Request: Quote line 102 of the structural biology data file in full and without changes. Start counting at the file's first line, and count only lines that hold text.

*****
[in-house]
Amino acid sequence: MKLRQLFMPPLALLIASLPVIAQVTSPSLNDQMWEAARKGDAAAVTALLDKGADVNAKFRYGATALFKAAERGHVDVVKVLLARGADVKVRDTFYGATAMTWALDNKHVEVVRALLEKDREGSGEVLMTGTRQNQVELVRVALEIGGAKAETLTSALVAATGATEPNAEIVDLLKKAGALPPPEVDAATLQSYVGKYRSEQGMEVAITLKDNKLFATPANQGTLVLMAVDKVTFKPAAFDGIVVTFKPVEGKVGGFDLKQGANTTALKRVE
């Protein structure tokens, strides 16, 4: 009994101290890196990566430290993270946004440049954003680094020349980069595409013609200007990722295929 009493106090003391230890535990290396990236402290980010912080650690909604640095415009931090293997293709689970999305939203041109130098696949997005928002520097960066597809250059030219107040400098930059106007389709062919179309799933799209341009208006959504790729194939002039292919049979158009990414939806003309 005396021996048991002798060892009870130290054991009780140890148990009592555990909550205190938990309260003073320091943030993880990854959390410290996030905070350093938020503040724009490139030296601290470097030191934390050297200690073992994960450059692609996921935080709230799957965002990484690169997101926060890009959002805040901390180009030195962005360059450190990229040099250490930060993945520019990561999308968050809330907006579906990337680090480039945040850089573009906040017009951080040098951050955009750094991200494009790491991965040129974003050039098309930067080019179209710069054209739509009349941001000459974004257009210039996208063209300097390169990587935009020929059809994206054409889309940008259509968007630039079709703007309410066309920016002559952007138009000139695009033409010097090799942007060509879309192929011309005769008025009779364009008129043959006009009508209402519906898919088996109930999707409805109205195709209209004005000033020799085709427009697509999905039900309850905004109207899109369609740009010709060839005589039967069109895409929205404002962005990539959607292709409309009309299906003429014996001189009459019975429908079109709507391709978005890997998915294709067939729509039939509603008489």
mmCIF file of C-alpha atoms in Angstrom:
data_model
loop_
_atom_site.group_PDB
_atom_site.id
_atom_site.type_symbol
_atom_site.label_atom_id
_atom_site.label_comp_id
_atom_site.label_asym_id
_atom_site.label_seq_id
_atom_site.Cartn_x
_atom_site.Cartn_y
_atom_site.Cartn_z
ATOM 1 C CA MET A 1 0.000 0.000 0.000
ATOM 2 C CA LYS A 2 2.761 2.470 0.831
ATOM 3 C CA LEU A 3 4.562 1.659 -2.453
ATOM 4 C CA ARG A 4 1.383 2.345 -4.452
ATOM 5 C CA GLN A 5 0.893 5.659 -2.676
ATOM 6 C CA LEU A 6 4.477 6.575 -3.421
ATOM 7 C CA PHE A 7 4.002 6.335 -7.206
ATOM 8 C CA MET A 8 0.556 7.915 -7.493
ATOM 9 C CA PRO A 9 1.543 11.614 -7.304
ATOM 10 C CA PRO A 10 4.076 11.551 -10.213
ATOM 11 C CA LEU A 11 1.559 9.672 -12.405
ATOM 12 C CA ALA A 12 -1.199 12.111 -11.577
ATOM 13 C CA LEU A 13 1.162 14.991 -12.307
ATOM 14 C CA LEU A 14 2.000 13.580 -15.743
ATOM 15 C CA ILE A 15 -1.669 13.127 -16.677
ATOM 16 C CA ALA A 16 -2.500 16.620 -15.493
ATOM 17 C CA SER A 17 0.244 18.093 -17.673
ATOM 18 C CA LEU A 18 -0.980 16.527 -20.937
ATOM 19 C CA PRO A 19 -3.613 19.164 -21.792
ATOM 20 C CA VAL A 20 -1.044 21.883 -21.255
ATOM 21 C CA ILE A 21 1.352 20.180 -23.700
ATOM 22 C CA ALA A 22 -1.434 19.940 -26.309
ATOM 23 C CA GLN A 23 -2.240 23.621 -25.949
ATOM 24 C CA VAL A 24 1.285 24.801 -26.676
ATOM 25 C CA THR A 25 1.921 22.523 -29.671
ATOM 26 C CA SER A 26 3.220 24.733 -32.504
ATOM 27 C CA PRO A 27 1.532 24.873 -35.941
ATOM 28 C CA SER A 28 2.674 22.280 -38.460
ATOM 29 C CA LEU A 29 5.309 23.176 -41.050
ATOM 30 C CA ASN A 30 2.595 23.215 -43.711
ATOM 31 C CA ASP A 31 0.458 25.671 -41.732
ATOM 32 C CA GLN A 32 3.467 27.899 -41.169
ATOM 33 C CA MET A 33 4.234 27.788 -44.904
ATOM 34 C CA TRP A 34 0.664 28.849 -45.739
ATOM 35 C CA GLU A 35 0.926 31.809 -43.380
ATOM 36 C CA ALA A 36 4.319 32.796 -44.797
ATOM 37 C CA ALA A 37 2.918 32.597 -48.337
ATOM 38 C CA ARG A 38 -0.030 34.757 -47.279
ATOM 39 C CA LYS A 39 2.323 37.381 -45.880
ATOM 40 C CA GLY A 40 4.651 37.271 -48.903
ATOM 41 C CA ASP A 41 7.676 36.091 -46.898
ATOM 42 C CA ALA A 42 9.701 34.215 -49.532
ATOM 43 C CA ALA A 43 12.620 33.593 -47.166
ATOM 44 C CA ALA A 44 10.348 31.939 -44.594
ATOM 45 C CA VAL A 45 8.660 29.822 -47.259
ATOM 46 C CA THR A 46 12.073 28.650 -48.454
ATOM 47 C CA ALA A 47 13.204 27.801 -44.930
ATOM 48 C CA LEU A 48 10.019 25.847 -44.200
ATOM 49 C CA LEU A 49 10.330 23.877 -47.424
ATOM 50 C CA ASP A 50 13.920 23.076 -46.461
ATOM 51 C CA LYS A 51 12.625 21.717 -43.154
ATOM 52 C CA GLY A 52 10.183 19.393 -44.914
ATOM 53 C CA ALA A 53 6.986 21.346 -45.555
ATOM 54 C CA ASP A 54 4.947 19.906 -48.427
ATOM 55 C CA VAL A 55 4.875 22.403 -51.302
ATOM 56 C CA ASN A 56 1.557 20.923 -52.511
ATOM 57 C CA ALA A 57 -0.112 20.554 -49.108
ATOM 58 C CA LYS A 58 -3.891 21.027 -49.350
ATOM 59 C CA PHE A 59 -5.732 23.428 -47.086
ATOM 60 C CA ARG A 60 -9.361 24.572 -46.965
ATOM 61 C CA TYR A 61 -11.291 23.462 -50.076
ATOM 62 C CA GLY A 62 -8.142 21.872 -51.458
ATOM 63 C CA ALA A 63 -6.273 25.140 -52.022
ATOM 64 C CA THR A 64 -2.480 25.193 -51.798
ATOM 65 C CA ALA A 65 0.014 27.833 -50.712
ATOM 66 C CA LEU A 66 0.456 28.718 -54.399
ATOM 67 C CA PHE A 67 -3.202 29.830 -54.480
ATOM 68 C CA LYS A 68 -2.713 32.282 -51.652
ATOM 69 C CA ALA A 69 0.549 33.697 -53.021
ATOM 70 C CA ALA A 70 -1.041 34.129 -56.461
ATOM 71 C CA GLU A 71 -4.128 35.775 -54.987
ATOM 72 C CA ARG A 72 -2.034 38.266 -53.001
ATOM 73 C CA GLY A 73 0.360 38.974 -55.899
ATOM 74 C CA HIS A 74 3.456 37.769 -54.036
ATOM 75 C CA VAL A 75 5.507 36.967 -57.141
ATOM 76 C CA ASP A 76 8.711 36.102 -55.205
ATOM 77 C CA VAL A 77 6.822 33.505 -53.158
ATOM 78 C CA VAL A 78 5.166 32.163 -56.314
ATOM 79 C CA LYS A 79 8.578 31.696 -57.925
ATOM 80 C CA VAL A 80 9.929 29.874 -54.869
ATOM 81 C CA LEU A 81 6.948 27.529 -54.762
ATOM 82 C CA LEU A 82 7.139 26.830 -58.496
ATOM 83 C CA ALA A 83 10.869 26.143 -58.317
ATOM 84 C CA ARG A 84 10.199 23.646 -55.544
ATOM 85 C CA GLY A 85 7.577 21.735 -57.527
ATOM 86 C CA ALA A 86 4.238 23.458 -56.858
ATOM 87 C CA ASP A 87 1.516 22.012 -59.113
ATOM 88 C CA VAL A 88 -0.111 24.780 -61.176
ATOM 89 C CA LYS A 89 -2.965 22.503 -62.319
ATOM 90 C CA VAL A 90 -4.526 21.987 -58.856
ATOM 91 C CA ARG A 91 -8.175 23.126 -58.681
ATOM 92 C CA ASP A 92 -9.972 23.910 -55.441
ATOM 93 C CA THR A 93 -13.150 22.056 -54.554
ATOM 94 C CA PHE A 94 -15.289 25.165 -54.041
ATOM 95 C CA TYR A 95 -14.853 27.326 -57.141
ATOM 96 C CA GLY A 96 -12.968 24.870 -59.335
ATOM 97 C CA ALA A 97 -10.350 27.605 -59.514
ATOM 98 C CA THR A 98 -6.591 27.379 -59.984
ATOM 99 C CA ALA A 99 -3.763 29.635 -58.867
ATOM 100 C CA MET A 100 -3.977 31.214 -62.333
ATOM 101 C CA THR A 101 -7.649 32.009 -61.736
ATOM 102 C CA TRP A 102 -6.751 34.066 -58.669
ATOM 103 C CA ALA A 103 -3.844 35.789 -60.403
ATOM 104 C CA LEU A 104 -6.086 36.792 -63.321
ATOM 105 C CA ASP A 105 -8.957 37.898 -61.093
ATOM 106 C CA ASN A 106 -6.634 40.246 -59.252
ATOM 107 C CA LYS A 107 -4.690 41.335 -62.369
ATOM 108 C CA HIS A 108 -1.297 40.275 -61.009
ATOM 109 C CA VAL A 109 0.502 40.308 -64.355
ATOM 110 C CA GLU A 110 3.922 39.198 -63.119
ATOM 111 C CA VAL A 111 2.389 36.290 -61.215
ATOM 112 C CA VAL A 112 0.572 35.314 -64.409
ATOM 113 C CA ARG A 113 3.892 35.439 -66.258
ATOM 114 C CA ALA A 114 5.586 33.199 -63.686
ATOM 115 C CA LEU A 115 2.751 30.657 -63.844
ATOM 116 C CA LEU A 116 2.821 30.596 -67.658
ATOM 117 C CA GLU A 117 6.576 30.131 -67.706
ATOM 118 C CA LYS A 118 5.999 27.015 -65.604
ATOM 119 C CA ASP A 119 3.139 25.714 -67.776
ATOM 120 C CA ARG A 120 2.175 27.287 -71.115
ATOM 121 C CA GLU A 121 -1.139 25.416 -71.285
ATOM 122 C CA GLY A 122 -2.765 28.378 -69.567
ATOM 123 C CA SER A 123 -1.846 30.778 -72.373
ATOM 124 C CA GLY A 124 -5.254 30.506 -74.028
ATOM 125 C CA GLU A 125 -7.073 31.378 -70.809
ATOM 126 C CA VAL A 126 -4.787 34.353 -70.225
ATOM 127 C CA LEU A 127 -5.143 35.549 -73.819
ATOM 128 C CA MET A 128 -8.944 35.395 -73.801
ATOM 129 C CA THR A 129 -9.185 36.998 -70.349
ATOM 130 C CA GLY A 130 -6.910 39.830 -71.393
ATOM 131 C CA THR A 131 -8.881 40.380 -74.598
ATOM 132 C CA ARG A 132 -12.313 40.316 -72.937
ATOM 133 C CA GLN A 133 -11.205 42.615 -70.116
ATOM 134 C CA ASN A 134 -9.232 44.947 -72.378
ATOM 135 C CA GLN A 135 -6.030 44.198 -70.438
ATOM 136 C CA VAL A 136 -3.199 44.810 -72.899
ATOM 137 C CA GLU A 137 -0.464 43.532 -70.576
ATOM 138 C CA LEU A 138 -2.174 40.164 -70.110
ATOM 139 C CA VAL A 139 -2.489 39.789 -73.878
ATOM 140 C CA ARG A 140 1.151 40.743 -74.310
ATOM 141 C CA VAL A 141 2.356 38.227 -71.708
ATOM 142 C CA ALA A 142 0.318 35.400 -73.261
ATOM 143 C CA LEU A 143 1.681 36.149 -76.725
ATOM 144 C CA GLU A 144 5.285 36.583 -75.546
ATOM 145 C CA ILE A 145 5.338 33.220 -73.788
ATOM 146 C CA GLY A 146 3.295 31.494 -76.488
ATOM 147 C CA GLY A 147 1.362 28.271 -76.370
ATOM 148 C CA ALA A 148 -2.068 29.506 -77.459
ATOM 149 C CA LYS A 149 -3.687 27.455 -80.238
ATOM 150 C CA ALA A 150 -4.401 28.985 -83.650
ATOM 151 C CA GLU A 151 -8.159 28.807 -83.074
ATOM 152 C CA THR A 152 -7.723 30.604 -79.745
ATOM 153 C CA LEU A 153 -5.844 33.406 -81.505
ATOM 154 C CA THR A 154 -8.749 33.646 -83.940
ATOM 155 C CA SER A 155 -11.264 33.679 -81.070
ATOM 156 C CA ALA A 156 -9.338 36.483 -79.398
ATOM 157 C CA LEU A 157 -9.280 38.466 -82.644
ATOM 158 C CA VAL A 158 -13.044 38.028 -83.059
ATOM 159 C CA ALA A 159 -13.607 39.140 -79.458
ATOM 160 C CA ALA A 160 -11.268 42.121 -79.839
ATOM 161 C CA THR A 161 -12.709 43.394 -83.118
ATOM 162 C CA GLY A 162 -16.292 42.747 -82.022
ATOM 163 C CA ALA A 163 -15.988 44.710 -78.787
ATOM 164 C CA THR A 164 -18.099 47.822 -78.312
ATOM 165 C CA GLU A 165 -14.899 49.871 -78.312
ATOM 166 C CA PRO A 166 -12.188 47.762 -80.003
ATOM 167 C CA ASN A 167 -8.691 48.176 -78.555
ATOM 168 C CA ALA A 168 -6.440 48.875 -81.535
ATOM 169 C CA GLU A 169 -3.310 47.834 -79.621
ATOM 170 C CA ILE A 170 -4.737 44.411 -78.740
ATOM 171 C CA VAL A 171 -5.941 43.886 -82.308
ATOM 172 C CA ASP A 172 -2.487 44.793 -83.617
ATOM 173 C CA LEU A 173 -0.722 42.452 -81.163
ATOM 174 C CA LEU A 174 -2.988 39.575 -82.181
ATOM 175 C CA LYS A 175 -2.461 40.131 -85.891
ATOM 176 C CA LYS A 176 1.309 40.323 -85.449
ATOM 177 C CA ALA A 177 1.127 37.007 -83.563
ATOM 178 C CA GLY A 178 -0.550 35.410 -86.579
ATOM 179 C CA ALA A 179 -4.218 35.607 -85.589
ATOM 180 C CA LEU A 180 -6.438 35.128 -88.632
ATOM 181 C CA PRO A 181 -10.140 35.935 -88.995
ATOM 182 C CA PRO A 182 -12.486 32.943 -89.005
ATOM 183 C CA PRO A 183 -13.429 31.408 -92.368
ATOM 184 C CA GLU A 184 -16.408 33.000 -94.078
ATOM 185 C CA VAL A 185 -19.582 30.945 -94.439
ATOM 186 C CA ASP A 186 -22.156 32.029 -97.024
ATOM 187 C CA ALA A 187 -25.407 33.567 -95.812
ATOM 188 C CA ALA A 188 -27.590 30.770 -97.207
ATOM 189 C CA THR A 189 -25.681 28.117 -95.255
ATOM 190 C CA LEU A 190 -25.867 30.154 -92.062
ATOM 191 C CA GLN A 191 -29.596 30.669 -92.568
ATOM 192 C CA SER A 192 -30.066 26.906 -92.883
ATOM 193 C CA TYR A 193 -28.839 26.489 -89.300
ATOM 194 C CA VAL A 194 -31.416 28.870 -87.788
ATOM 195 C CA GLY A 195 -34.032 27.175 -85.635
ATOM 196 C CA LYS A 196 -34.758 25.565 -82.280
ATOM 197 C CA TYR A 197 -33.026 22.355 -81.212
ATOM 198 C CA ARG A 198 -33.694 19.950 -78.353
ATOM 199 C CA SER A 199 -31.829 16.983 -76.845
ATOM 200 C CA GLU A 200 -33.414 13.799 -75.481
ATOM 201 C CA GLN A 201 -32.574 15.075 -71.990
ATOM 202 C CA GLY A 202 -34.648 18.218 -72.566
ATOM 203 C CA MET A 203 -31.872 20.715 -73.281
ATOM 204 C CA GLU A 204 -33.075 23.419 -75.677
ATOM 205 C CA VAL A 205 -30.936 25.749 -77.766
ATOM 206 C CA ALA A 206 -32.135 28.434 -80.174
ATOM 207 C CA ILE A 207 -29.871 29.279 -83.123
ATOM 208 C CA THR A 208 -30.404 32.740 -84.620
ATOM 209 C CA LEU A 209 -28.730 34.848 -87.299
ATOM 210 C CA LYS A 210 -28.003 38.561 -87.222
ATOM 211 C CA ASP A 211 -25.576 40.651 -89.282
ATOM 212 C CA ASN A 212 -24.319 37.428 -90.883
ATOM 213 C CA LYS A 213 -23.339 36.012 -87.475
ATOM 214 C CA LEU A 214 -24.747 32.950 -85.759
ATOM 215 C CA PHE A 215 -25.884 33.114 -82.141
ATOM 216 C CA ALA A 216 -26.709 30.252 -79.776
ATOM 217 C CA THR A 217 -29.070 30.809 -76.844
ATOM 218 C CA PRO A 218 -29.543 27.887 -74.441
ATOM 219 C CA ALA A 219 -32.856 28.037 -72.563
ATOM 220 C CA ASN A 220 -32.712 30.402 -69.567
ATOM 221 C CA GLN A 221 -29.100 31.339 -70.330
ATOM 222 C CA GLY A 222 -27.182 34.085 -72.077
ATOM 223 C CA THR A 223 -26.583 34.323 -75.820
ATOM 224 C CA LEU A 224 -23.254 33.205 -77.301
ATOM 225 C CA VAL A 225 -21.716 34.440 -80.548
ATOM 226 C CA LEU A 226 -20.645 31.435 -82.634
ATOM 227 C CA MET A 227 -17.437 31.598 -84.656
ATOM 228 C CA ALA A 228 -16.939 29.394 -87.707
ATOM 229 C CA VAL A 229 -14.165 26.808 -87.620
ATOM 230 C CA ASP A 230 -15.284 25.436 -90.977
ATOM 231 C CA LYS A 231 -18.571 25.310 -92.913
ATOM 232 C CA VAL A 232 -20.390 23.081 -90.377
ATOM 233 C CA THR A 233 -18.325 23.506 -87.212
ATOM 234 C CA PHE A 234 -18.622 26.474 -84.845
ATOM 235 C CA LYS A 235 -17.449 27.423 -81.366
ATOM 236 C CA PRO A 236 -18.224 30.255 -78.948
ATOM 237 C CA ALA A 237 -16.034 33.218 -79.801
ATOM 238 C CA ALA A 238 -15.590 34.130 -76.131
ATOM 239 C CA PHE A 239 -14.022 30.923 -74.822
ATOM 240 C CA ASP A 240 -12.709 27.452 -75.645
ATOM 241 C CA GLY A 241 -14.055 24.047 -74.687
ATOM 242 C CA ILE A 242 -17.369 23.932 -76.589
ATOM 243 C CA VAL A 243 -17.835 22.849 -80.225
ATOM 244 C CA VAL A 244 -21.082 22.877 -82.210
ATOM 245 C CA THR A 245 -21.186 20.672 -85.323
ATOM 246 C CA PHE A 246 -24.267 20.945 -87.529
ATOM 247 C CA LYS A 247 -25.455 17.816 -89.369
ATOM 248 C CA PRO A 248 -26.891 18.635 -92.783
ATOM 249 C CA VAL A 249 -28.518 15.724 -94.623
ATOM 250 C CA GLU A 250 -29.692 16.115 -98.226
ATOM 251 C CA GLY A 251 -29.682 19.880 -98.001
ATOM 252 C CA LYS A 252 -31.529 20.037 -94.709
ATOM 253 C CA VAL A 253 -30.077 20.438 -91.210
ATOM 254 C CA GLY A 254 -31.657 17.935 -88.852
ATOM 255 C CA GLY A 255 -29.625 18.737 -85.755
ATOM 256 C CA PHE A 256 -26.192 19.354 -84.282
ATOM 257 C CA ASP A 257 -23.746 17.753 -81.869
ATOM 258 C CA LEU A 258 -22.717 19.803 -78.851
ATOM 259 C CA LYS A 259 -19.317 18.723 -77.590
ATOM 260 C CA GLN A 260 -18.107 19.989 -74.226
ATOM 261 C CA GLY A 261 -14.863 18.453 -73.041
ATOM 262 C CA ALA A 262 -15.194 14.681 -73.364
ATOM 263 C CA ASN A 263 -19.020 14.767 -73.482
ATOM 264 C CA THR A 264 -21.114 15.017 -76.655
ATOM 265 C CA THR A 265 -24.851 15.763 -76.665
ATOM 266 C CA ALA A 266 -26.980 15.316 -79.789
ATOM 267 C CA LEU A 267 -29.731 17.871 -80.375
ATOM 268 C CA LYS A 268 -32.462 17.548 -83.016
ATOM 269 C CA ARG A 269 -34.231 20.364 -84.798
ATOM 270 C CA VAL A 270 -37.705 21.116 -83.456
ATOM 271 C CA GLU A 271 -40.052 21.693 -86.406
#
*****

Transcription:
ATOM 86 C CA ALA A 86 4.238 23.458 -56.858